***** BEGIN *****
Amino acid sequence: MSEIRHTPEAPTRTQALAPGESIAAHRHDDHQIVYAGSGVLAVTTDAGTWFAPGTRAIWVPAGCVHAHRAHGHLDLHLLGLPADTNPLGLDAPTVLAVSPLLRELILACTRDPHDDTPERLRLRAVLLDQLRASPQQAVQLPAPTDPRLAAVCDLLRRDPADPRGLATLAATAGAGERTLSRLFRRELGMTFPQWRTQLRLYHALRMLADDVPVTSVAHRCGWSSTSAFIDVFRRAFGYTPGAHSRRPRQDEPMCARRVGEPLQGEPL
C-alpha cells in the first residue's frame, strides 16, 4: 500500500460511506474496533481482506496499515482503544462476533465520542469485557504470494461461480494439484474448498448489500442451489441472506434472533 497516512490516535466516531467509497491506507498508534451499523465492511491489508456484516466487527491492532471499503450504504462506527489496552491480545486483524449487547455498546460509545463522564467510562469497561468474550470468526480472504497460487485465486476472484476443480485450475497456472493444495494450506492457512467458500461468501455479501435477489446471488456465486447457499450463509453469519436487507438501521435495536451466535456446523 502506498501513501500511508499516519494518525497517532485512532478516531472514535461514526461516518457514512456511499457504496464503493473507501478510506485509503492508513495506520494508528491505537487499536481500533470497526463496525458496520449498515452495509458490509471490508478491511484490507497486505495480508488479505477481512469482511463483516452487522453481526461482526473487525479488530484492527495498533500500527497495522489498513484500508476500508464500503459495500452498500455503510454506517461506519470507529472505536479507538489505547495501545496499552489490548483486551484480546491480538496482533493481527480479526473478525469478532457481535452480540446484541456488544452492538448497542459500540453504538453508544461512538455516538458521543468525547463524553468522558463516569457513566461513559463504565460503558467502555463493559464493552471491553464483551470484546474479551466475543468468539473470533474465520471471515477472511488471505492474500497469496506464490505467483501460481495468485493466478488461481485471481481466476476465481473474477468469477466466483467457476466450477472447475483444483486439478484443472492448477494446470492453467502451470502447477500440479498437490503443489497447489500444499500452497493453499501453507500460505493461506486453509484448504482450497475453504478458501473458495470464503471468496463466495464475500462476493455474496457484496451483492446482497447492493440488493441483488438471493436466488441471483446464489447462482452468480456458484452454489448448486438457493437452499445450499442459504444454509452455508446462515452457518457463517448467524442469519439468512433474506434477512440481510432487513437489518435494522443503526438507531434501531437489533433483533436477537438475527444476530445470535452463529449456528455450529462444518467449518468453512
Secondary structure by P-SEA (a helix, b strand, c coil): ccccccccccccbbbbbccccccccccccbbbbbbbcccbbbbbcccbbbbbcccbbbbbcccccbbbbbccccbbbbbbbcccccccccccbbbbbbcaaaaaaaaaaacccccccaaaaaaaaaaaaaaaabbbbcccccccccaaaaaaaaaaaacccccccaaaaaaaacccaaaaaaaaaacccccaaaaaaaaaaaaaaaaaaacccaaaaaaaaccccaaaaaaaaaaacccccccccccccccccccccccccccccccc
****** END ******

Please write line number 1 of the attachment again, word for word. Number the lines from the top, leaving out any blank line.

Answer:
Amino acid sequence: MSEIRHTPEAPTRTQALAPGESIAAHRHDDHQIVYAGSGVLAVTTDAGTWFAPGTRAIWVPAGCVHAHRAHGHLDLHLLGLPADTNPLGLDAPTVLAVSPLLRELILACTRDPHDDTPERLRLRAVLLDQLRASPQQAVQLPAPTDPRLAAVCDLLRRDPADPRGLATLAATAGAGERTLSRLFRRELGMTFPQWRTQLRLYHALRMLADDVPVTSVAHRCGWSSTSAFIDVFRRAFGYTPGAHSRRPRQDEPMCARRVGEPLQGEPL